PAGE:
For illustration let’s look at how approximate inconsistency can be calculated without using a computer. The previous example is used:

Option A Option B Option C
Option A 1 2 8
Option B ½ 1 6
Option C 1

If Option A is preferred twice over Option B and Option B is preferred 6 times over Option C, then Option A should be preferred 12 times over Option C. That would be an ideal situation or perfectly consistent evaluation. However, because Option A is only 8 times more preferred than Option C, consistency ratio needs to be found.
Working out the approximate consistency ratio is dealt with in the next chapter.

Algorithm of Calculating Approximate Consistency Ratio

Step 1: Each column element of the original pairwise comparison matrix is multiplied by the resulting weight of their alternative and then rows are summarised:

Option A Option B Option C
(0.593) (0.341) (0.066)
Option A 1 2 8
Option B 0.5 1 6
Option C 0.125 0.167 1

will become

Option A Option B Option C
Option A 0.593 0.682 0.528
Option B 0.297 0.341 0.396
Option C 0.074 0.057 0.066

Resulting totals then are:

Option A        1.803

Option B        1.034

Option C         0.197

Step 2: Each resulting total is divided by its weight:

Option A        1.803 / 0.593 = 3.04

Option B        1.034 / 0.341 = 3.032

Option C         0.197 / 0.066 = 2.985

Step 3: Mean is calculated:

Step 4: Consistency Index CI=Lmaxnn1 is then calculated, where is number of elements being compared:


Step 5: Consistency ratio is calculated using the so called Random Index – which is an average consistency index of a randomly generated n x n – size matrix:


Random Index (RI) doesn’t need to be calculated as it is already provided in the following chart:

n        RI
2        0
3        0.58
4        0.9
5        1.12
6        1.24
7        1.32
8        1.41

For n = 3 RI is 0.58 and the Consistency Ratio is:


The approximate Consistency Ratio of the three evaluated Options equals 0.016 and meets the previously stated expectation of CR < 0.1.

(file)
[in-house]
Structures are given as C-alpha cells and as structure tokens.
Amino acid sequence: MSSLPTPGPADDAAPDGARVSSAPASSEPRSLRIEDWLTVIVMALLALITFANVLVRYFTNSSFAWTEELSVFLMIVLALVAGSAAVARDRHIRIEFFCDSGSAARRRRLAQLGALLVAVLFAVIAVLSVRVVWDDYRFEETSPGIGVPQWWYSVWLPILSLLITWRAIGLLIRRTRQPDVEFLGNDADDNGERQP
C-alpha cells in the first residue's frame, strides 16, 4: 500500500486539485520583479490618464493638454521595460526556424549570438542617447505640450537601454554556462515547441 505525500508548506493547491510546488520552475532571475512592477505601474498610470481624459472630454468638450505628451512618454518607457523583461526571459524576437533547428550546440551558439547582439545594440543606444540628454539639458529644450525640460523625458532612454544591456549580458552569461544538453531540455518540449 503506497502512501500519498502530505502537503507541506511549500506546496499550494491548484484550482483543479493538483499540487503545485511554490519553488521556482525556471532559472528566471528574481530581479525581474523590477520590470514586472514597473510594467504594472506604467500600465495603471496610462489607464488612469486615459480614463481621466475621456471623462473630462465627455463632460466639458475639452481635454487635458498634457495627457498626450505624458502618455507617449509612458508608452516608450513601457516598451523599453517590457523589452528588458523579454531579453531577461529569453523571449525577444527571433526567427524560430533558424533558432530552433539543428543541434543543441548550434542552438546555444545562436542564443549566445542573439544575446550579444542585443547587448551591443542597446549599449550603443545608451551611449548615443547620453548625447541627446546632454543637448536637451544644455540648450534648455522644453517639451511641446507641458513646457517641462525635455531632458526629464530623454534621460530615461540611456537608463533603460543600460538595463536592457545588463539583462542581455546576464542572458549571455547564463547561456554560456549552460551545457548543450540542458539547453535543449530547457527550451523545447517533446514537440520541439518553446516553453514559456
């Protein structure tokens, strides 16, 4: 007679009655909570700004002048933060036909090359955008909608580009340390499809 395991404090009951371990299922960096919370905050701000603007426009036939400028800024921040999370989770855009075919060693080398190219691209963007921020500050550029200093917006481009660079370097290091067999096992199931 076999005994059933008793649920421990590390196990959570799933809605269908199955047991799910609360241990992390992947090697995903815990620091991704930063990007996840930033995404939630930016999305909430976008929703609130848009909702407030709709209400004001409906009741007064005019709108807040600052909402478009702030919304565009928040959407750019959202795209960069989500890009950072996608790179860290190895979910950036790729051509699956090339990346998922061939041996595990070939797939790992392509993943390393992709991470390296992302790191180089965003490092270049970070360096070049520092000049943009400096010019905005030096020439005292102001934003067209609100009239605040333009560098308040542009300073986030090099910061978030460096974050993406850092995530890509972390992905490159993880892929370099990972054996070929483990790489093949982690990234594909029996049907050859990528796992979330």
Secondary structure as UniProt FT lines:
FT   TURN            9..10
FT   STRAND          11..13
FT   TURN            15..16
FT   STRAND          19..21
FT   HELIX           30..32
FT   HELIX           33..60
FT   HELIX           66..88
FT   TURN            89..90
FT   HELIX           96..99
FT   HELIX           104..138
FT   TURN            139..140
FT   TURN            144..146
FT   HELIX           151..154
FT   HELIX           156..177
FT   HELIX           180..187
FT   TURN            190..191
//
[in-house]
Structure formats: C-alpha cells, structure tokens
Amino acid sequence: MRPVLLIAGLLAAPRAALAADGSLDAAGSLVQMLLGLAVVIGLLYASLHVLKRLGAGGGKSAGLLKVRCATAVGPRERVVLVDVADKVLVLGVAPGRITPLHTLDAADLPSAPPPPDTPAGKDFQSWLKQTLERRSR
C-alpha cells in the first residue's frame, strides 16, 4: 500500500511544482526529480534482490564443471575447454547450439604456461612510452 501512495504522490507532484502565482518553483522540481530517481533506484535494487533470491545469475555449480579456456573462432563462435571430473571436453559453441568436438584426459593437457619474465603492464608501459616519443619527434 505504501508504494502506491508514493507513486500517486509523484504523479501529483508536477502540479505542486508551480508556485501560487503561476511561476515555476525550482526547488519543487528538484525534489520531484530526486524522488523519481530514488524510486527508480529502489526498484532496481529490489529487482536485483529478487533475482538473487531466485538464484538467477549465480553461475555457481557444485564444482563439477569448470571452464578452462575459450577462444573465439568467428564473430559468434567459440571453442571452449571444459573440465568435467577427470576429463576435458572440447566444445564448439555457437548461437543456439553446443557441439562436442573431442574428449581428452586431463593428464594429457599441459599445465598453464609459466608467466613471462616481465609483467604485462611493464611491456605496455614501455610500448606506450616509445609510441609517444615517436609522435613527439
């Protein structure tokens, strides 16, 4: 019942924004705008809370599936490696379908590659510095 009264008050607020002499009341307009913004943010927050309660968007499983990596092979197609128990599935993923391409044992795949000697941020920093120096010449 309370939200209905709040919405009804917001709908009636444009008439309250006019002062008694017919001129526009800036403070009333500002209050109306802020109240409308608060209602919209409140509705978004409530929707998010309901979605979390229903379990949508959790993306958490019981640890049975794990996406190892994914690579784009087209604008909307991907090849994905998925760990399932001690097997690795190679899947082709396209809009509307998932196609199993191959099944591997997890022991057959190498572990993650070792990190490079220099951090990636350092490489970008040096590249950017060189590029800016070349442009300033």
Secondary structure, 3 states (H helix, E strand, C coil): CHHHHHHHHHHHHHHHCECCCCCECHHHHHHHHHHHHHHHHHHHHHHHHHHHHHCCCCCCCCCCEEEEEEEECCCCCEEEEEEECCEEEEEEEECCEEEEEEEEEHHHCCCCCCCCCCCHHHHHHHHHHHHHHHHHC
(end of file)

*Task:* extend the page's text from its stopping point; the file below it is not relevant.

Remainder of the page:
The evaluations are therefore considered to be sufficiently consistent.

Practical Application of Expert Choice

Analytical Hierarchy Process and Expert Choice has a wide application in real-life business-related situations. Generally, it has large usage in marketing in product comparisons but it can just as well be used to support decision-making or in planning, investing, conflict resolution, forecasting or risk management to name a few.
IBM used Expert Choice when applying for Malcolm Baldridge National Quality Award. General Motors used it in its design projects when evaluating prototypes of its new products. Xerox used it for the portfolio management, evaluating new technologies and as a support tool in marketing decisions. It has been used by government in rating of buildings by historic significance, or in assessing the condition of highways so the engineers could determine the optimum scope of the project and justify the budget to lawmakers.

In project management it can  be used in the scope management knowledge area, in estimating cost of work packages through control account level, then aggregating them into the overall project cost estimates.